Dallas — Another vital, but missing, piece of the thriving music scene in the Metroplex fell into place on Tuesday evening when a visiting major symphony took the stage at the Meyerson Symphony Center. For those of us who moved here in the last ten years or so, the appearance of the Israel Philharmonic Orchestra was the first such event. Thanks for this resumption (hopefully) of visits by the world’s great orchestras goes to the AT&T Performing Arts Center’s Classical Criterion series. It also filled another missing opportunity to observe the world’s greatest conductors; in this case Zubin Mehta.
On paper, the program was disappointing. There wasn’t much excitement generated by a concert that featured Dvořák’s New World Symphony again. True, it is a magnificent piece no doubt, but it is over-performed to the max. Ravel’s la Valse, which shared the program, falls into a similar category. Even though many of us hoped to hear more, only Journey to the End of the Millennium by Josef Bardanashvili offered a dollop of music by an Israeli composer. However, by the end of the concert, no one was complaining about the selections.
A quote by a distinguished painter concerning abstract art came to mind. “First, paint me a bowl of fruit, then you can do whatever you want.” It is in the execution of the most ordinary things, such as Dvořák’s overplayed symphony, that can reveal the true artist. And so it was with the Israel Philharmonic with the authoritative presence of Mehta on the podium.
He was in command instead of commanding and in control instead of controlling. Conducting without a score for the Ravel and Dvořák, standing with upright bearing, he radiated authority, competence and supreme confidence. He employed the minimal gesture, just enough, to communicate exactly what he wanted, with slightly bigger motions reserved for a few key moments. He took the big overview of the symphony, with the last note in mind when he played the first ones. He led us through the symphony on an uninterrupted pathway, showing us interesting details along the way, but kept us moving along, never stopping the forward progress to linger at any one spot.
Of course, every conductor is different, even disciples of famous conducting teachers mold the techniques to their own personal style. Nothing is really wrong or more correct as long as what the conductor does is clear and entrances are precise. The exact opposite of Mehta would be Andris Nelsons, Music Director of the Boston Symphony. His extravagant podium antics are the talk of the classical music world. Critics love to make up names for his moves, such as the “trapeze grab” and the “backwards swoop.” The show aside, he gets excellent results and audiences delight in watching him. (A blind test between the two would be an interesting experiment.)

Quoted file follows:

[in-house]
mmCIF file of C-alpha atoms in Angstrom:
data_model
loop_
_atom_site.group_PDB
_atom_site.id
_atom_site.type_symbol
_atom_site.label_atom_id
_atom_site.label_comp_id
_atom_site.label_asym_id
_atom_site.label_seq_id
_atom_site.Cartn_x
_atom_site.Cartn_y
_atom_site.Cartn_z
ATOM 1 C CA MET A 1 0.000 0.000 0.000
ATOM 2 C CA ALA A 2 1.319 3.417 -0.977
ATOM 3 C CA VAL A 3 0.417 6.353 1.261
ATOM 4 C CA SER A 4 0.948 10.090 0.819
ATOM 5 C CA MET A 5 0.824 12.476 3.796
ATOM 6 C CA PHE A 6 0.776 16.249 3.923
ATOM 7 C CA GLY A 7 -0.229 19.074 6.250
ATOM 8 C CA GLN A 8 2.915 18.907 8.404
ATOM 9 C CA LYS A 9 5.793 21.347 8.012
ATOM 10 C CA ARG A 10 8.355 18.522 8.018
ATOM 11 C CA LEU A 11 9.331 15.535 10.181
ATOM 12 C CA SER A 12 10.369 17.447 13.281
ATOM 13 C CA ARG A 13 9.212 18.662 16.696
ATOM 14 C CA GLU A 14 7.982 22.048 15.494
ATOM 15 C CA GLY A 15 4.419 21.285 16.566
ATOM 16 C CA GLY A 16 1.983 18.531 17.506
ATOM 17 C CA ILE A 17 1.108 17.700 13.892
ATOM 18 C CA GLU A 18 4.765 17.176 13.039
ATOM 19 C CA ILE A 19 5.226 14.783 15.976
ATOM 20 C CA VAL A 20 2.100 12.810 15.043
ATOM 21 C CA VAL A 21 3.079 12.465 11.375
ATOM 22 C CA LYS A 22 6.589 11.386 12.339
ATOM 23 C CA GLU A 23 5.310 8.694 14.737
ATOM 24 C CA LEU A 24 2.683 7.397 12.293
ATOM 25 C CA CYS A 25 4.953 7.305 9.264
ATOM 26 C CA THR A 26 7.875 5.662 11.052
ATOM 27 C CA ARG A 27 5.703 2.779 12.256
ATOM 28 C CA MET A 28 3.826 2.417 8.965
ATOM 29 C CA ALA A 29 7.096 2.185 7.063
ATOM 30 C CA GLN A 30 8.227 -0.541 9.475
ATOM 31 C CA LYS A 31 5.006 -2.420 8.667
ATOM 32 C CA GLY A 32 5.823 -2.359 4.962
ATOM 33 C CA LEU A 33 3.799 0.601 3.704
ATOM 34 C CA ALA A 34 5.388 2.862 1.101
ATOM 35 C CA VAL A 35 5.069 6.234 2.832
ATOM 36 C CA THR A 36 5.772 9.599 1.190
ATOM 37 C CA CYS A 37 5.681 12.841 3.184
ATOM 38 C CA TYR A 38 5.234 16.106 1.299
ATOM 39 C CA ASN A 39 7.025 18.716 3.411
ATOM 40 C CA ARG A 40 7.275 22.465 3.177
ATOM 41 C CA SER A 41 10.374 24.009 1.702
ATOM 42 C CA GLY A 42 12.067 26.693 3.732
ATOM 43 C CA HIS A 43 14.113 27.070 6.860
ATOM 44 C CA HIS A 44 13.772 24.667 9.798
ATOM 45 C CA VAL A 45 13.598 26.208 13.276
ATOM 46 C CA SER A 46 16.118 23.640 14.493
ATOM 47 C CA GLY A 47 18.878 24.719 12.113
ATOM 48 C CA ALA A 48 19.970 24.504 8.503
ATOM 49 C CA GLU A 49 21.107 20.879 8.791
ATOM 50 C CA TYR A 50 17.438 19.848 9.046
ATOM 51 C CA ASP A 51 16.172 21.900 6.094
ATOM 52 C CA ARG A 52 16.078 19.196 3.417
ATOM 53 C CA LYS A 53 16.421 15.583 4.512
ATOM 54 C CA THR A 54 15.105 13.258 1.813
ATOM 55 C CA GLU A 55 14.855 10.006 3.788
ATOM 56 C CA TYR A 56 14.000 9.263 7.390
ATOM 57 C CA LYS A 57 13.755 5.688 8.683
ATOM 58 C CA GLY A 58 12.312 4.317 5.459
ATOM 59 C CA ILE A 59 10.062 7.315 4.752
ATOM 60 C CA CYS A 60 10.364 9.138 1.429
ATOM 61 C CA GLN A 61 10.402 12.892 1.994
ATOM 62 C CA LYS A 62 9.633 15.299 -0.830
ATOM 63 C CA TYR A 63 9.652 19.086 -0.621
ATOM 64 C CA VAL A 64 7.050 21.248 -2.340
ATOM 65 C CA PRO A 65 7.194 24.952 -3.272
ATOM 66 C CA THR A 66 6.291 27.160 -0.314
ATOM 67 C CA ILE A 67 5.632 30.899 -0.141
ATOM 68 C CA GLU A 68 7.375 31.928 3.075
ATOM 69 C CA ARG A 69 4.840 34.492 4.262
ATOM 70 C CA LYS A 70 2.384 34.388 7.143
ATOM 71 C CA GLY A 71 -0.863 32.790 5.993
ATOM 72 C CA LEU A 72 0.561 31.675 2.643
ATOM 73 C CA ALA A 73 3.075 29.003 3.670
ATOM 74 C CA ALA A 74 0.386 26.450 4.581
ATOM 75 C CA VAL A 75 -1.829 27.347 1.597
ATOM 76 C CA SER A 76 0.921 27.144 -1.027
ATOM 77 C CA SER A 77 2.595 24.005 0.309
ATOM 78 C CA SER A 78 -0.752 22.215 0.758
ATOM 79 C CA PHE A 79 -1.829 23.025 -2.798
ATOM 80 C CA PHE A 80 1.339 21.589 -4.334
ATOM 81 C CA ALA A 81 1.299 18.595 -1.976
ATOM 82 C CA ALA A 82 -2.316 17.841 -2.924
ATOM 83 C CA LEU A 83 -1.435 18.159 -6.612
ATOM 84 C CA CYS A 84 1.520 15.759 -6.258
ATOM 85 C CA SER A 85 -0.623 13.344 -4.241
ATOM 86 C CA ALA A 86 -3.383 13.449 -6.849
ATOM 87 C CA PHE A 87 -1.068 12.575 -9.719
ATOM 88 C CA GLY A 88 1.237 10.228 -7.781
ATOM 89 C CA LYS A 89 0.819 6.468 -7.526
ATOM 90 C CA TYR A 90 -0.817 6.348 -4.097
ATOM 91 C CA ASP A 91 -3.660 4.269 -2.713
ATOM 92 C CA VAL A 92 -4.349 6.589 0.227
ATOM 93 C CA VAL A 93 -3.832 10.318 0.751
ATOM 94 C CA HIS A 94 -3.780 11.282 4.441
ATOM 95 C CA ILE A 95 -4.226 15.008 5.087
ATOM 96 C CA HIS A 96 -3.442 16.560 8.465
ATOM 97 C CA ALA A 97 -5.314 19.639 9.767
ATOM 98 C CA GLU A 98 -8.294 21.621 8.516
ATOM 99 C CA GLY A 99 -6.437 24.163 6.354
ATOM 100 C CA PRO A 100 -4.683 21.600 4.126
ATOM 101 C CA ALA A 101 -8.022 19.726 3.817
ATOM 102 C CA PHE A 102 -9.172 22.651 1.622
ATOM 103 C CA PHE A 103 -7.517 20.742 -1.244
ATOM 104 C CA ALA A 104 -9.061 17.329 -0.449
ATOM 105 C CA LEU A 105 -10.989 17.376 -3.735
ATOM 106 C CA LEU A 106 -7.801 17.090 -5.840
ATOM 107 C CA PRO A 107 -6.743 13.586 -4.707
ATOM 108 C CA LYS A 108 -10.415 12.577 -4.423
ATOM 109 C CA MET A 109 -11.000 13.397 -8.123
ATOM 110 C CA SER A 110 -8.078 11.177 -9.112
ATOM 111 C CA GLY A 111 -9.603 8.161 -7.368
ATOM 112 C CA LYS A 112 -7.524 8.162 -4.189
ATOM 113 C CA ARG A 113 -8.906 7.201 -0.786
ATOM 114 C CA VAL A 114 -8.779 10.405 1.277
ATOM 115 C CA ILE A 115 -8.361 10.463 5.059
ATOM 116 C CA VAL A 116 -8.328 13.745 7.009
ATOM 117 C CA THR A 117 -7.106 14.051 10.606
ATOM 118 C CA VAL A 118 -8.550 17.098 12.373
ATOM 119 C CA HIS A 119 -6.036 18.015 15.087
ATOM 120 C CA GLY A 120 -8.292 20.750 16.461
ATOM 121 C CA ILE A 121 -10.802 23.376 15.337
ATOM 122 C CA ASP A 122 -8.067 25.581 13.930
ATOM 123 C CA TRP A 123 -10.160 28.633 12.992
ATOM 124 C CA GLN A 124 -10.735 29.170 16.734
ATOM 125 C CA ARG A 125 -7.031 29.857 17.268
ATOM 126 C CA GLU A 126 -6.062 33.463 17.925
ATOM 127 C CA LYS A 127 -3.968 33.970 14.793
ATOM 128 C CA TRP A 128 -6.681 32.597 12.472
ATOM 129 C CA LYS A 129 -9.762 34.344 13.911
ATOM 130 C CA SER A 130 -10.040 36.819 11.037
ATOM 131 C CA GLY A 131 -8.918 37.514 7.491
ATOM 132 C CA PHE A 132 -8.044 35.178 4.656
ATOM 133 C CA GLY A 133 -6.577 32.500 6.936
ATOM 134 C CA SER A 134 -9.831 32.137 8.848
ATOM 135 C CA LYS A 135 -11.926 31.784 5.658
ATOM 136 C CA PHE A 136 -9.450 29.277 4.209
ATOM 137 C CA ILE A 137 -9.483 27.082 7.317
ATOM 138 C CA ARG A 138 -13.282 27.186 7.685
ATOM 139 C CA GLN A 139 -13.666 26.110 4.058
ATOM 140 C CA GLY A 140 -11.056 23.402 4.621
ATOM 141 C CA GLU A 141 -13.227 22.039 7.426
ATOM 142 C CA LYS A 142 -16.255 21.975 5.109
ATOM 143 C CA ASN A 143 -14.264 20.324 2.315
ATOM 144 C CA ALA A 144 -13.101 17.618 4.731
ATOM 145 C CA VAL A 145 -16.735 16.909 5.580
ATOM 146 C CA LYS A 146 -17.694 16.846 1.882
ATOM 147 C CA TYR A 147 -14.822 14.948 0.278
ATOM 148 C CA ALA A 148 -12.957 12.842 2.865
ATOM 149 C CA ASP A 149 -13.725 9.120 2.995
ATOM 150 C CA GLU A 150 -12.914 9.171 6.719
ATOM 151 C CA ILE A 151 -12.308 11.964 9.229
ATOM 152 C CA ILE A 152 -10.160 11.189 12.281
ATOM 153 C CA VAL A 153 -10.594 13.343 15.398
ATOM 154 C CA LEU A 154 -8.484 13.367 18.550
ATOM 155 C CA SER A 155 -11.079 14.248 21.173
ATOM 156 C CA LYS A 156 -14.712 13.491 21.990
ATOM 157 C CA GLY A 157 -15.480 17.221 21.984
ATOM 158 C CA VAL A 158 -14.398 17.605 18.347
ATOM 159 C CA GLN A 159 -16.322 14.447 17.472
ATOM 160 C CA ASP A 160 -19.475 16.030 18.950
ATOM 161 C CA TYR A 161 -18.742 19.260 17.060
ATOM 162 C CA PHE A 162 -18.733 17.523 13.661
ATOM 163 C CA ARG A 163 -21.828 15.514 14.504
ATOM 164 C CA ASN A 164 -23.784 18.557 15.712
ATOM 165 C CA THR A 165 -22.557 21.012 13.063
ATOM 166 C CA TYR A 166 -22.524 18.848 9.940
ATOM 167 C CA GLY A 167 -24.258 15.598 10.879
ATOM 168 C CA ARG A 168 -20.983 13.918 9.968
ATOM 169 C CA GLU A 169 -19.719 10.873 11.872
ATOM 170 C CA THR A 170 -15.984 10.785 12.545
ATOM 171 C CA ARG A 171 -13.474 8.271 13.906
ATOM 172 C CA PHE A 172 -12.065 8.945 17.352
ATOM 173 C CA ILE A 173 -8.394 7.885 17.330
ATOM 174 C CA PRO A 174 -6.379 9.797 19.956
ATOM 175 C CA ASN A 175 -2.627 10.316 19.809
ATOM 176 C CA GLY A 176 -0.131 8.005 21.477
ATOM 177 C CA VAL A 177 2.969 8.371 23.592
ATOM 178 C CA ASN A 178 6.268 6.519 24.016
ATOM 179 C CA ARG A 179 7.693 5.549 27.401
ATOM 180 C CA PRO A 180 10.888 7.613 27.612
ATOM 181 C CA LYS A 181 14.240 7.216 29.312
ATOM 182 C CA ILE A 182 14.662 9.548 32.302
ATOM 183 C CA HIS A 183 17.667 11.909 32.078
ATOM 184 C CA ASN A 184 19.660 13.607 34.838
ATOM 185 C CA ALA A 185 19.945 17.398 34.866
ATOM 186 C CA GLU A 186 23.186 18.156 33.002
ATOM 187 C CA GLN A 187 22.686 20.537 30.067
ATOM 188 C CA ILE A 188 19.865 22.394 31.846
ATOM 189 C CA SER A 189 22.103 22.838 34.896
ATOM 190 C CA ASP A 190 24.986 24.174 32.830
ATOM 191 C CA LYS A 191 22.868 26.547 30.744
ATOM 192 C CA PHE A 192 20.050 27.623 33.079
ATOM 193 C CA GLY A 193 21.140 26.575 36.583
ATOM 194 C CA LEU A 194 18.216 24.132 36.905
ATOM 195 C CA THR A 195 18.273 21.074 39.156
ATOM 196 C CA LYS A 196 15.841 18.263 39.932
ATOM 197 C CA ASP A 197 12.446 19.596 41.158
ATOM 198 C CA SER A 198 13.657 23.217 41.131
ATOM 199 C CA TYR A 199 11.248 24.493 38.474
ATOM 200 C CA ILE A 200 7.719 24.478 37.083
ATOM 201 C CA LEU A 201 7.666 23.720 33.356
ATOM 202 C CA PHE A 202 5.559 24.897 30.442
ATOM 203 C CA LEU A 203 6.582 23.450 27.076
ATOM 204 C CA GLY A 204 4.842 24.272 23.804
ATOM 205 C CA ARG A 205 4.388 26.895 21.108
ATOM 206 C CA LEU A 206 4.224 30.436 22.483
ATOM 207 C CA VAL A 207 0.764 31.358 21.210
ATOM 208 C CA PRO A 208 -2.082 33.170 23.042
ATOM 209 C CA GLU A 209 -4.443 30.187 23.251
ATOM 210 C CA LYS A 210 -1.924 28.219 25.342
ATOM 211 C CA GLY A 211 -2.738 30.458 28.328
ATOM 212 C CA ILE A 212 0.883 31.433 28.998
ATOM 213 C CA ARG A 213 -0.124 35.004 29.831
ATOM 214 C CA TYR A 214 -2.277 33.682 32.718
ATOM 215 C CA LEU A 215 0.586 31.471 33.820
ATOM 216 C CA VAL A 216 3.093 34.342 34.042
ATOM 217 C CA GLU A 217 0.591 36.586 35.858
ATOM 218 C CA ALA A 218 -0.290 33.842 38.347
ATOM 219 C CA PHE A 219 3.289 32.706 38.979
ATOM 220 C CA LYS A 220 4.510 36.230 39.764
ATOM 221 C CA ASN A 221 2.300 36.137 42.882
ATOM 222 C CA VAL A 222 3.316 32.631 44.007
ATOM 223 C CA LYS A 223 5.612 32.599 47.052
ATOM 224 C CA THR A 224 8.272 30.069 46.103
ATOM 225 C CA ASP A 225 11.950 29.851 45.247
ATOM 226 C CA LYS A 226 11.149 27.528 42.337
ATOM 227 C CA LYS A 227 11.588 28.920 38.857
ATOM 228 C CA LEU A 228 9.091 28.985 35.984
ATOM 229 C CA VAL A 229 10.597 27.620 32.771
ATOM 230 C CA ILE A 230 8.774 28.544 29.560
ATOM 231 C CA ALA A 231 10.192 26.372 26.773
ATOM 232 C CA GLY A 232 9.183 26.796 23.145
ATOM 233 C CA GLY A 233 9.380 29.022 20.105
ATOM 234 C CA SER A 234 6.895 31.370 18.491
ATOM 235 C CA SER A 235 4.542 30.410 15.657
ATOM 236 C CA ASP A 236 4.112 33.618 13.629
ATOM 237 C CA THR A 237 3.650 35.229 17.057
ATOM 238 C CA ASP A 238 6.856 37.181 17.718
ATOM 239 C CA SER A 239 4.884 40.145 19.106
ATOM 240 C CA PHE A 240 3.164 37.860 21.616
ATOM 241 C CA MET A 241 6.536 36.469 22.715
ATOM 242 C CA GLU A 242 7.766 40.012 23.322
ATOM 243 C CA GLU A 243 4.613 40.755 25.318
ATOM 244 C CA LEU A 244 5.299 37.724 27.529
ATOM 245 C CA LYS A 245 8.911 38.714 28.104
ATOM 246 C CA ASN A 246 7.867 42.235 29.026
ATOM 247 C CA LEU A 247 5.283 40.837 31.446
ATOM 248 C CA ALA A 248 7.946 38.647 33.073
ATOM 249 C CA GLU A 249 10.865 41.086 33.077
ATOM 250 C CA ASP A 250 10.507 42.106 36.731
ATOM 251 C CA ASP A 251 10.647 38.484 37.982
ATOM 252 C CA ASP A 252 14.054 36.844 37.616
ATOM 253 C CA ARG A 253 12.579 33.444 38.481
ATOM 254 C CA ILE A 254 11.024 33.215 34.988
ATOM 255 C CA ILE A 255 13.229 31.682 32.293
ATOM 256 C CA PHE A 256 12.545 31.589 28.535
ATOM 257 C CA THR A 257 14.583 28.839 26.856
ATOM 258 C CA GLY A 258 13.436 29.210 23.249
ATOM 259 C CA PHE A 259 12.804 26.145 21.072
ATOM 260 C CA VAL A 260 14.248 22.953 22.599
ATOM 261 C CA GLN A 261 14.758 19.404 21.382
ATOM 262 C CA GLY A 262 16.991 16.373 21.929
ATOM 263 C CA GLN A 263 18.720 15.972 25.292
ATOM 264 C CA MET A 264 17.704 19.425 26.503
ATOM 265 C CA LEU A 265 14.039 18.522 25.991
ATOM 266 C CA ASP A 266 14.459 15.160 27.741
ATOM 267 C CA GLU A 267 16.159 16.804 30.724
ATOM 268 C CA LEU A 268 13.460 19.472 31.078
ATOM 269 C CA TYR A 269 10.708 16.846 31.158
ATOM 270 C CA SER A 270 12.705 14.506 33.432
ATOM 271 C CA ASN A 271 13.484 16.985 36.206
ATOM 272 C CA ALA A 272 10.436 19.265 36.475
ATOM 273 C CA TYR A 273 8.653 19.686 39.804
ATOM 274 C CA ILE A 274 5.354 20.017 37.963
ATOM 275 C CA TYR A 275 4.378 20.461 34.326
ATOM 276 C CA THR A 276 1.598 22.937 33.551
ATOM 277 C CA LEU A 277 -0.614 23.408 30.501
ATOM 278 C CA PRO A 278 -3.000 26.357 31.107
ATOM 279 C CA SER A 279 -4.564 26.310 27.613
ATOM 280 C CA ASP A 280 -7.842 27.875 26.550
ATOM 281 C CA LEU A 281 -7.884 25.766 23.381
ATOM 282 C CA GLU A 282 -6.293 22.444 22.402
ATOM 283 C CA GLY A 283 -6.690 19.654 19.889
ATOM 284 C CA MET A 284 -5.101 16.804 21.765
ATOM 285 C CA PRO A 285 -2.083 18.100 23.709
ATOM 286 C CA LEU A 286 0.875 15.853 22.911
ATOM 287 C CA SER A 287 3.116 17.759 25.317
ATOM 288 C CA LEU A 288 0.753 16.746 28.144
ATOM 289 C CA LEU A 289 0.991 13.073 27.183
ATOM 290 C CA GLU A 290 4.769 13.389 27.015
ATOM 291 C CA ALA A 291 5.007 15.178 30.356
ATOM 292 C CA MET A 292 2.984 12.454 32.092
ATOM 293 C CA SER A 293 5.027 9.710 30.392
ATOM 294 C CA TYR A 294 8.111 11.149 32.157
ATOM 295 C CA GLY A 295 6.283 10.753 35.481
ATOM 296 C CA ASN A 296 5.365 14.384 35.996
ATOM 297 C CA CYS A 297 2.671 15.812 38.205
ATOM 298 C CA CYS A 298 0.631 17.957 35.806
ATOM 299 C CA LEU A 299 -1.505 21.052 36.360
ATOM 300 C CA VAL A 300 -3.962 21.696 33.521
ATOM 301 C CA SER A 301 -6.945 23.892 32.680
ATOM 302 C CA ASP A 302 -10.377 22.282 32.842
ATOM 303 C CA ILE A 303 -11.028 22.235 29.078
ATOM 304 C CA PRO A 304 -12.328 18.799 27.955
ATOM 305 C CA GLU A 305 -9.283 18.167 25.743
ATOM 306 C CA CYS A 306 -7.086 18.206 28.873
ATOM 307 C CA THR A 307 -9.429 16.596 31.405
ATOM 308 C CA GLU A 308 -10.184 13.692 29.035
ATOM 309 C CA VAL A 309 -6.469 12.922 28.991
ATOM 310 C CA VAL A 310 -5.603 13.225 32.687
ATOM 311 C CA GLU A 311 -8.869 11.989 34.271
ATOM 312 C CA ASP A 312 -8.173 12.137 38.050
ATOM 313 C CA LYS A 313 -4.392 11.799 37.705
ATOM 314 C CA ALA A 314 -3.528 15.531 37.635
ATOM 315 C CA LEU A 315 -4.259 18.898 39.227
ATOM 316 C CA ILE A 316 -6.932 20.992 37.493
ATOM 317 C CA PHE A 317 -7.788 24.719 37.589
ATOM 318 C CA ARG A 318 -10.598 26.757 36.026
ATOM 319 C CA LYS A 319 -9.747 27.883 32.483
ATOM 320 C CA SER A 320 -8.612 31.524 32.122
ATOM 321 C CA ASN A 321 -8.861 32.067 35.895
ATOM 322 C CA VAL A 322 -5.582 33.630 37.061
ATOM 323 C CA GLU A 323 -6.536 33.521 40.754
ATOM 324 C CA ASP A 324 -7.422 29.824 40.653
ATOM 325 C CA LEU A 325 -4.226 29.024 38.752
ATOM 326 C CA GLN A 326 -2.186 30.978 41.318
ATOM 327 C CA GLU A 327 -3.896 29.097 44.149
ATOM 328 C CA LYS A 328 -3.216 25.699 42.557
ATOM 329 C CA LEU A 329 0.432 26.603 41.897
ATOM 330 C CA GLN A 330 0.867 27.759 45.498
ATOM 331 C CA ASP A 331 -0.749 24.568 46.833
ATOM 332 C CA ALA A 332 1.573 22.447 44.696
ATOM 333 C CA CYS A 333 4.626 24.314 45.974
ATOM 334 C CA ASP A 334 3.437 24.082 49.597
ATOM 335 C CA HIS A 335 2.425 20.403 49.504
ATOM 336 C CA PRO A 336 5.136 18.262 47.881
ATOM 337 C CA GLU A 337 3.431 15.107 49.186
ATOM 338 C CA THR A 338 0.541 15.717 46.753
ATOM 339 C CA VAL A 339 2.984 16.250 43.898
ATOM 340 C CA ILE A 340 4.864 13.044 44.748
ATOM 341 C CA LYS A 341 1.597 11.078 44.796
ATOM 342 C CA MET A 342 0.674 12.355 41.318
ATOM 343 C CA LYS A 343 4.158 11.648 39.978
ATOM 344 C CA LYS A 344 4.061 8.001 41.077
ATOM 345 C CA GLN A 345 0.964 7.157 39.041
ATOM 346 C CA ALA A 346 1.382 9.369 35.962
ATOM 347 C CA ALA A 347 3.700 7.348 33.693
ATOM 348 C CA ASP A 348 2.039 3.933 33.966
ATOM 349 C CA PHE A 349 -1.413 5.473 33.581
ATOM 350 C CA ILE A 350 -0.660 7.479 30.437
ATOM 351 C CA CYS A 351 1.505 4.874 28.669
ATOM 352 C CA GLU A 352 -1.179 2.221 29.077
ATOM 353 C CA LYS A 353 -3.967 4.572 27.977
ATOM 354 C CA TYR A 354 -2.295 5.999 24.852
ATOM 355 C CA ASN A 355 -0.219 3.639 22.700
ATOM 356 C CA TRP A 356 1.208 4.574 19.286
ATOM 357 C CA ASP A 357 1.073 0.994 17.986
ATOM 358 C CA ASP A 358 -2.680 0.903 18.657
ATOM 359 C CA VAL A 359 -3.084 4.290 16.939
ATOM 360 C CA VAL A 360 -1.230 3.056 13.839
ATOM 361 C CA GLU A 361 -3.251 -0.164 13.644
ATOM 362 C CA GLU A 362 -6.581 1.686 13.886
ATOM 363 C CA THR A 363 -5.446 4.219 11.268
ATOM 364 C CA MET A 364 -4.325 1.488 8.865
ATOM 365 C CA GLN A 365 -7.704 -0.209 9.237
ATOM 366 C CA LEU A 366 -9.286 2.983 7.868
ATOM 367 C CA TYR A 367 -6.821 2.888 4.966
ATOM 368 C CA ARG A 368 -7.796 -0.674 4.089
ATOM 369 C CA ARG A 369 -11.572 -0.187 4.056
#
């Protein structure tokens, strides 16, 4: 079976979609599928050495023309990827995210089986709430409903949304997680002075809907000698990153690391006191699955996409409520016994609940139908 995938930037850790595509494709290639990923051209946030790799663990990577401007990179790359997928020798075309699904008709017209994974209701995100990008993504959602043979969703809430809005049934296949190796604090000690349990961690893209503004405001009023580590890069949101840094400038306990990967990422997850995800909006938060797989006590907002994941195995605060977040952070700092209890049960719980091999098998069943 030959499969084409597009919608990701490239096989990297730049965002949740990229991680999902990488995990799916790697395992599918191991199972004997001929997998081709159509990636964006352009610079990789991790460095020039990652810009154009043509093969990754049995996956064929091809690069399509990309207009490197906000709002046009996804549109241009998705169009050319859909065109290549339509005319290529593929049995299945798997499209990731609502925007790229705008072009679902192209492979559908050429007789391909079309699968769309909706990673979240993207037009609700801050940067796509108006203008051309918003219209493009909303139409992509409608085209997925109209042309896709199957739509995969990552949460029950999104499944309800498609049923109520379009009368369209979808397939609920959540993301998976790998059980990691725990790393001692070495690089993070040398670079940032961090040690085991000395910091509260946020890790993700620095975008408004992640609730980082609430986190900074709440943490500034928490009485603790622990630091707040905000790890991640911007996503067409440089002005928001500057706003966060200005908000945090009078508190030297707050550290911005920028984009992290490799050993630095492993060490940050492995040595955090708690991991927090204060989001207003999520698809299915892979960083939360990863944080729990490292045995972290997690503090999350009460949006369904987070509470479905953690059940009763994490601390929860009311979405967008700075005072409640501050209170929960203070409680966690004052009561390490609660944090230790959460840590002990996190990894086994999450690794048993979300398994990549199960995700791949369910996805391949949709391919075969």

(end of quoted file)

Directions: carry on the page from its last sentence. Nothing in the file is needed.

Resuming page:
With Mehta’s effortless and commanding presence, the orchestra responded with a magnificent performance. This orchestra is a collection of some of the best musicians in the world and Mehta has them working as a team, while still encouraging them to contribute their individual voices. There is a chamber music feel to the playing, especially in the layering of dynamics: they are always listening to themselves and know how their part fits into the overall texture, making it impossible to play too loudly. Thus, Mehta never had to shush a particular section; even the boldest brass moments never covered the overall texture.
Bardanashvili’s Journey to the End of the Millennium is a complex work with unusual harmonies and technically challenging music for the players. The main problem with this piece, as far as it reception by the audience goes, is that it is music drawn from a larger work: an opera. So, by necessity, it is sectional in nature. One passage after another is transplanted from the opera itself and appended to each other, making it hard to follow. Similar suites from larger works succeed better if the original is more familiar and the passages are recognizable. The overall effect was that this is highly original music and the suite certainly creates a desire to hear the entire opera.
Ravel’s La Valse flashed with hot colors and every note of Ravel’s masterful orchestration came through with clarity, no easy task in such a lush piece with huge waves of sound. Mehta never lost the waltz feel, even in the haziest moments. It is an orchestral showpiece and the performance impressed.
The Dvořák symphony, so very familiar to everyone, sounded fresh and new; a completely unexpected reaction. Lots of usually buried details in the orchestration came through, without making a big deal out of anything in particular. Tempi were exactly right, as were the changing moods of the music, from elaborate symphonic development to folk inspired dances. The famous English horn solo in the slow movement was played simply, in an unsentimental straightforward manner, letting it speak for itself.
There were two other noticeable aspects of the performance. One important one is that the orchestra, every single member, enjoyed playing the concert. Their bonhomie came across to the audience, involving us in the performance itself.
The other is that the audience applauded between each of the movements of the symphony, which is very odd. At DSO concerts, there may be some spontaneous applause at the end of a particularly exciting movement, but that is a rare occurrence. Mostly, Dallas audiences wait until the end of the piece to applaud. What to make of this? Is it possible that the Meyerson was filled with people who do not usually come to concerts and thus are unaware of standard concert manners? Hard to believe.
Maybe it was the simply result of the extraordinary nature of the evening itself and an overwhelming response to a superb performance.